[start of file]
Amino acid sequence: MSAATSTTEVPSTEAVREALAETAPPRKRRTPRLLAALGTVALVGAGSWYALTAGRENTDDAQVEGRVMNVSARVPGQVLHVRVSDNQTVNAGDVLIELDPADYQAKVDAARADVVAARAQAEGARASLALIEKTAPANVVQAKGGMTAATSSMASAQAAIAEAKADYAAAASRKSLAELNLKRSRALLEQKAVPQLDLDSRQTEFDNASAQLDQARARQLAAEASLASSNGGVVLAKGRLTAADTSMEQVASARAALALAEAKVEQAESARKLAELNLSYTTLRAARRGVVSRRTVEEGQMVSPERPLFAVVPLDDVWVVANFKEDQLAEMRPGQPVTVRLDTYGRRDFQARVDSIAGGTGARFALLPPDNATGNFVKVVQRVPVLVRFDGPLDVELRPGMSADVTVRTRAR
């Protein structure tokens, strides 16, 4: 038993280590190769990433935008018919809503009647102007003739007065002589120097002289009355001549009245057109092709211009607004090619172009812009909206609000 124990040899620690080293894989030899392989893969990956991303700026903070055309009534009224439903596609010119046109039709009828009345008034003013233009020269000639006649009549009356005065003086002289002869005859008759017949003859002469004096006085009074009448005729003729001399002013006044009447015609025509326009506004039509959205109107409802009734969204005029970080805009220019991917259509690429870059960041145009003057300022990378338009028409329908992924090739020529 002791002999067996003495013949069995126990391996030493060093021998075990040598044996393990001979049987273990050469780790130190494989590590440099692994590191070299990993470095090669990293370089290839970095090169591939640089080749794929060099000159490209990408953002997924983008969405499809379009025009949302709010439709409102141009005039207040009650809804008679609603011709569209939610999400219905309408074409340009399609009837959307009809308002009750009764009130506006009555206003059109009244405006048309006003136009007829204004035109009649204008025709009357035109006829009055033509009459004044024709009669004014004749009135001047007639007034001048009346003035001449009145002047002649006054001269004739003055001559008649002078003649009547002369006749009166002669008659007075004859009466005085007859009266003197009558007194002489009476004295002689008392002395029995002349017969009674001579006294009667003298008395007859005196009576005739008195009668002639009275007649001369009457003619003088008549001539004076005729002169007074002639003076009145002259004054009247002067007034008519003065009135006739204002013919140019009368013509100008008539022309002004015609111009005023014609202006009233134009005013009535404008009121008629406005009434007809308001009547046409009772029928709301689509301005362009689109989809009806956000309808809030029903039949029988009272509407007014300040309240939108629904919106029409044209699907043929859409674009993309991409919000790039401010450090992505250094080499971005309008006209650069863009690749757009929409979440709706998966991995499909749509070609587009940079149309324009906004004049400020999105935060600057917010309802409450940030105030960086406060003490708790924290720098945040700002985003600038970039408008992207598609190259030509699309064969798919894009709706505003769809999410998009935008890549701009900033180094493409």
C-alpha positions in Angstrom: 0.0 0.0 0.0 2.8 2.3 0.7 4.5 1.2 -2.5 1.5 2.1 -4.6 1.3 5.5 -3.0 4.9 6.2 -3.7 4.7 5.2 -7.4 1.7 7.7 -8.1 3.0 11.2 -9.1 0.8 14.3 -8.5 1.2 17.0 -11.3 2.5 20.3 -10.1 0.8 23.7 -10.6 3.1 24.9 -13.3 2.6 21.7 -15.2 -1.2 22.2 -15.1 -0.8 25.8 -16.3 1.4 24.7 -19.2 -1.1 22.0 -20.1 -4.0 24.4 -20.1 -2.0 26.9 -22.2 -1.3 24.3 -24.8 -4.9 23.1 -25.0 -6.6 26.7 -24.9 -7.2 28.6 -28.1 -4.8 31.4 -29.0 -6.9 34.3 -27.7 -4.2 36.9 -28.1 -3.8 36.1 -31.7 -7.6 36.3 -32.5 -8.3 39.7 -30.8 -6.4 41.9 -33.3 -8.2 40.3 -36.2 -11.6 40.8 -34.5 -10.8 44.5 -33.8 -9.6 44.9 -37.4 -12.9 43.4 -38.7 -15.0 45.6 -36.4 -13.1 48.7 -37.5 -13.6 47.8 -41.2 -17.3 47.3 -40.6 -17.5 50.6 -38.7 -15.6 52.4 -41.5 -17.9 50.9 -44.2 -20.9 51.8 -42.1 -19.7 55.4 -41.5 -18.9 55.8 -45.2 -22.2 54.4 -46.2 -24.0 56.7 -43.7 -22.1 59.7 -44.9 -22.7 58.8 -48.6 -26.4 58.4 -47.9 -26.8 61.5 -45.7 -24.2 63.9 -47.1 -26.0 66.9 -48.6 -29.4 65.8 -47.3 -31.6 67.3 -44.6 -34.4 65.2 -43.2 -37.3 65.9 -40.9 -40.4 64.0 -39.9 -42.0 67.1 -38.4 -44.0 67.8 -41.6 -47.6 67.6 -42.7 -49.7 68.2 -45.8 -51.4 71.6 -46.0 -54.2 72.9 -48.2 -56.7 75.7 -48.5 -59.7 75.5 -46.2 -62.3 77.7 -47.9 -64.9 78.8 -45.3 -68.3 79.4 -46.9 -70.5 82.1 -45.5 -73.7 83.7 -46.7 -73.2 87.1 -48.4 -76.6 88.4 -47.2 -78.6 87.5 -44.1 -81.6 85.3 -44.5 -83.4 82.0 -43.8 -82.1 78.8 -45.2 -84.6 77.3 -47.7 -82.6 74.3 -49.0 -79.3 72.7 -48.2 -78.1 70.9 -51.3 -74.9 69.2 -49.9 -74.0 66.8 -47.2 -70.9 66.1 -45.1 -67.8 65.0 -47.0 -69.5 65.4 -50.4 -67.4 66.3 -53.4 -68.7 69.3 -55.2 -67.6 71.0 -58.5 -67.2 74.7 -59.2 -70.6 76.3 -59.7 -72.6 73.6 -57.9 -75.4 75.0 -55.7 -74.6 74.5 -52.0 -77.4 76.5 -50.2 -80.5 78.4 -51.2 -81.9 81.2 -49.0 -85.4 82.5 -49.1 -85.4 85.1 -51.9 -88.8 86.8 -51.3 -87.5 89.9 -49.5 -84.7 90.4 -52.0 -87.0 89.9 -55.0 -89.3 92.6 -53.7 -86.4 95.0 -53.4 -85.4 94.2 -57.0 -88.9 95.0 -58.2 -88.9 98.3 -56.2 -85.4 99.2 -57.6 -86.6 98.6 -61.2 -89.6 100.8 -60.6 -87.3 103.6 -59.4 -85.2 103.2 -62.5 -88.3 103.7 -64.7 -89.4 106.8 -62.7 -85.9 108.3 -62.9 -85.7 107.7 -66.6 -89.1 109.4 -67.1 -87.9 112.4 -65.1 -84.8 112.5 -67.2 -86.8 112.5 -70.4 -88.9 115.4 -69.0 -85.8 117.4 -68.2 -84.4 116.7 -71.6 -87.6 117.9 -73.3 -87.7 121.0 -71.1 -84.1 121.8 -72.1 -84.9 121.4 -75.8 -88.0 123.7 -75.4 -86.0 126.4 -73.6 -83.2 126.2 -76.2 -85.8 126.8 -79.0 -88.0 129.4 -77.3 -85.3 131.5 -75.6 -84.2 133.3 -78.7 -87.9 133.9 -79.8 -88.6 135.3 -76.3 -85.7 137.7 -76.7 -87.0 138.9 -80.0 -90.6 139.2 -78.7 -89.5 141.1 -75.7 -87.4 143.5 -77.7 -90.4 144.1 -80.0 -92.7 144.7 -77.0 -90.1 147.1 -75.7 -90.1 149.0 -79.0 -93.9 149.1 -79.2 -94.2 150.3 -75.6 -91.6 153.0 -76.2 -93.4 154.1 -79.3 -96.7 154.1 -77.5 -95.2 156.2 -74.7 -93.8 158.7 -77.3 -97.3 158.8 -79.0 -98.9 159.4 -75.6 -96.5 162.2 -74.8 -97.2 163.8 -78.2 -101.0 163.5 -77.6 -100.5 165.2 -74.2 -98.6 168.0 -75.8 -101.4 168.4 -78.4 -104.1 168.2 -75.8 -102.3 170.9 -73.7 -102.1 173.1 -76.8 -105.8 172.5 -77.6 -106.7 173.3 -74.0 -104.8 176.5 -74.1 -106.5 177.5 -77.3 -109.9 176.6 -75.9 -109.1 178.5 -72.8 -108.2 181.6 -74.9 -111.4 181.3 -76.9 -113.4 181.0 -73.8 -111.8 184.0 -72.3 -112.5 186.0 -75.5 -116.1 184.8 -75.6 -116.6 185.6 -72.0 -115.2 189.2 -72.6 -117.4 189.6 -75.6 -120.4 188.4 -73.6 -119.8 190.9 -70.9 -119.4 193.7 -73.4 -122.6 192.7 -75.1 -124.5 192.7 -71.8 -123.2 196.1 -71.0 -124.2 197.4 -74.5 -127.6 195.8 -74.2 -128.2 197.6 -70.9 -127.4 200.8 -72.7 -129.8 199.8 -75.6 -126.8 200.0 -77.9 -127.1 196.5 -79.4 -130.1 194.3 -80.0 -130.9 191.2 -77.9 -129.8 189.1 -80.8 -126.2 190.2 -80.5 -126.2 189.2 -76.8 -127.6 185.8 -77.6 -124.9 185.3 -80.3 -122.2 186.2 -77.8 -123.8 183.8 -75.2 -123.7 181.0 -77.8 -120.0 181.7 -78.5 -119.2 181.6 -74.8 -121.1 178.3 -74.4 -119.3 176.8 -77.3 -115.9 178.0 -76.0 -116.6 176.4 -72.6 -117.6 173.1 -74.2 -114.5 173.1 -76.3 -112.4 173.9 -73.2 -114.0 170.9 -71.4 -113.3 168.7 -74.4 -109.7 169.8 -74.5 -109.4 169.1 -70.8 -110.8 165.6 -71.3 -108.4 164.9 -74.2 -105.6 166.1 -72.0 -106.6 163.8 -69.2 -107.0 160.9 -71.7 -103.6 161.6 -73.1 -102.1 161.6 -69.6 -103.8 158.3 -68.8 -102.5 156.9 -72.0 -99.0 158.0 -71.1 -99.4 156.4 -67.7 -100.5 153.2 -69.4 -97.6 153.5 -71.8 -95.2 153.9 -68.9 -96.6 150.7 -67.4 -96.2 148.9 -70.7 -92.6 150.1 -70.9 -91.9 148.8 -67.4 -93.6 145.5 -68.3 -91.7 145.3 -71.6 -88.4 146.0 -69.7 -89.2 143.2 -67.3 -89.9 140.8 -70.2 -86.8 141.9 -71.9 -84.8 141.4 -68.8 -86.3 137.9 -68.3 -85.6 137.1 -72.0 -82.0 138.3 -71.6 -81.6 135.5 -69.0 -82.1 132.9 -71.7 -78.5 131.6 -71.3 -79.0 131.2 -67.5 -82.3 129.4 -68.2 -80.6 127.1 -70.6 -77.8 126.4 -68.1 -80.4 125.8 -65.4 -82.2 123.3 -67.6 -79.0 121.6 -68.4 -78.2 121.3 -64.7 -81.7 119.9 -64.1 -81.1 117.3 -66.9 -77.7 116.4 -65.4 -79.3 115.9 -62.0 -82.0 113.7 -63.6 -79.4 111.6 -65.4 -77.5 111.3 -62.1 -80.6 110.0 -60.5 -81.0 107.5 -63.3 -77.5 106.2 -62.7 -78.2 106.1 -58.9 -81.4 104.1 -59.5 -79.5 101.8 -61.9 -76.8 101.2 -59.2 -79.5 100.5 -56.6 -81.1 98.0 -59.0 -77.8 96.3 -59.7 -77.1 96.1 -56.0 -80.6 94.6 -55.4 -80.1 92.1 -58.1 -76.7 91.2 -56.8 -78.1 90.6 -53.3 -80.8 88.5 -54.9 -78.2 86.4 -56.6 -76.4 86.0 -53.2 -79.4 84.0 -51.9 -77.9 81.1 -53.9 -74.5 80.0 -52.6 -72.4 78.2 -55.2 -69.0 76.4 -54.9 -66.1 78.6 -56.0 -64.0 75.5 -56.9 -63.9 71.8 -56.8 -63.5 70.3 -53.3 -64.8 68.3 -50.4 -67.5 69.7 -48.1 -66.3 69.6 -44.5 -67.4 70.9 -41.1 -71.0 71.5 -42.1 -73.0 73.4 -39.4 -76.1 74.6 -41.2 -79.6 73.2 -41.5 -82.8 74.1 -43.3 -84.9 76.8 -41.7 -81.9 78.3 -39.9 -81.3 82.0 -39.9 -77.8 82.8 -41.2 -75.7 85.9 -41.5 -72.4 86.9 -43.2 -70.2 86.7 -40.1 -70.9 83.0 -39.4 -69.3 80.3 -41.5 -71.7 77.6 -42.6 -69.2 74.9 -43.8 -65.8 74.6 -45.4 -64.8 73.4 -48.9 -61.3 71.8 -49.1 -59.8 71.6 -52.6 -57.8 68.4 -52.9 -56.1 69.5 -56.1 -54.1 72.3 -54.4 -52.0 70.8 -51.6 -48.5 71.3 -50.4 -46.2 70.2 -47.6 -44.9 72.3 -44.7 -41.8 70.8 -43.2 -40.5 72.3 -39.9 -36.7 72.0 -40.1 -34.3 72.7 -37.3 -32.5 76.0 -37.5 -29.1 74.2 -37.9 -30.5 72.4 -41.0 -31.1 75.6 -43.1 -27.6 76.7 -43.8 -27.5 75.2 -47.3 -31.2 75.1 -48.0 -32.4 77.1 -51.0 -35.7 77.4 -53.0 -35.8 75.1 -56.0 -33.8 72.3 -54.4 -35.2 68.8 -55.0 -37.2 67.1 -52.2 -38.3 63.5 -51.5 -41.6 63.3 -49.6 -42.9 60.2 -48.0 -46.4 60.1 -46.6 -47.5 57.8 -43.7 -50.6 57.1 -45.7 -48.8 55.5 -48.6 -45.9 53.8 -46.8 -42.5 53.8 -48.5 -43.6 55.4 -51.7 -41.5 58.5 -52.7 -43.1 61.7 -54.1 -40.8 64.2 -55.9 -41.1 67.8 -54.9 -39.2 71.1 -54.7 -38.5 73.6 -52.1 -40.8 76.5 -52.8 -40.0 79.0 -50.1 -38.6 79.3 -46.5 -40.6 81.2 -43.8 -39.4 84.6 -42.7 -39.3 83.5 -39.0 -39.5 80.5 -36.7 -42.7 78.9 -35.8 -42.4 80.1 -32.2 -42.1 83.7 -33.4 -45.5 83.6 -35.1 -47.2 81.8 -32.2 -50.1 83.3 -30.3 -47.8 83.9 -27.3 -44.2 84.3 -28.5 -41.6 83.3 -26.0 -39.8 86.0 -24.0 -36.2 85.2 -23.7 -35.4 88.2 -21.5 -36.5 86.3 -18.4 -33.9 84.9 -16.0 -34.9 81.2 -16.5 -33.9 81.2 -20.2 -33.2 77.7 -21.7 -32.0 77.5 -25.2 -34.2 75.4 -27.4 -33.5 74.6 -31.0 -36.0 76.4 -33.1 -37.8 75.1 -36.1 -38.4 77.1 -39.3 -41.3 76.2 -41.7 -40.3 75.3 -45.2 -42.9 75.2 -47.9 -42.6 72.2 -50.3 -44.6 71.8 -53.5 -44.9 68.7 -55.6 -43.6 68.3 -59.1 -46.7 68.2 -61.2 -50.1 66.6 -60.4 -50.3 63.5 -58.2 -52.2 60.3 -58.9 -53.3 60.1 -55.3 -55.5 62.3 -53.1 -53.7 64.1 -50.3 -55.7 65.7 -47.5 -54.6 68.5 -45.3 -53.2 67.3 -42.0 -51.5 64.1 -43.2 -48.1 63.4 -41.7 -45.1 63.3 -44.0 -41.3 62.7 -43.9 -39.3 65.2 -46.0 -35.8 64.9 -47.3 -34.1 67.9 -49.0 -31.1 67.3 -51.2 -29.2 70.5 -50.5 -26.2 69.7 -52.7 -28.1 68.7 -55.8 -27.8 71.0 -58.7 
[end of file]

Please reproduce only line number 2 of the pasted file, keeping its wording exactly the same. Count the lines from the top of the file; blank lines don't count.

């Protein structure tokens, strides 16, 4: 038993280590190769990433935008018919809503009647102007003739007065002589120097002289009355001549009245057109092709211009607004090619172009812009909206609000 124990040899620690080293894989030899392989893969990956991303700026903070055309009534009224439903596609010119046109039709009828009345008034003013233009020269000639006649009549009356005065003086002289002869005859008759017949003859002469004096006085009074009448005729003729001399002013006044009447015609025509326009506004039509959205109107409802009734969204005029970080805009220019991917259509690429870059960041145009003057300022990378338009028409329908992924090739020529 002791002999067996003495013949069995126990391996030493060093021998075990040598044996393990001979049987273990050469780790130190494989590590440099692994590191070299990993470095090669990293370089290839970095090169591939640089080749794929060099000159490209990408953002997924983008969405499809379009025009949302709010439709409102141009005039207040009650809804008679609603011709569209939610999400219905309408074409340009399609009837959307009809308002009750009764009130506006009555206003059109009244405006048309006003136009007829204004035109009649204008025709009357035109006829009055033509009459004044024709009669004014004749009135001047007639007034001048009346003035001449009145002047002649006054001269004739003055001559008649002078003649009547002369006749009166002669008659007075004859009466005085007859009266003197009558007194002489009476004295002689008392002395029995002349017969009674001579006294009667003298008395007859005196009576005739008195009668002639009275007649001369009457003619003088008549001539004076005729002169007074002639003076009145002259004054009247002067007034008519003065009135006739204002013919140019009368013509100008008539022309002004015609111009005023014609202006009233134009005013009535404008009121008629406005009434007809308001009547046409009772029928709301689509301005362009689109989809009806956000309808809030029903039949029988009272509407007014300040309240939108629904919106029409044209699907043929859409674009993309991409919000790039401010450090992505250094080499971005309008006209650069863009690749757009929409979440709706998966991995499909749509070609587009940079149309324009906004004049400020999105935060600057917010309802409450940030105030960086406060003490708790924290720098945040700002985003600038970039408008992207598609190259030509699309064969798919894009709706505003769809999410998009935008890549701009900033180094493409």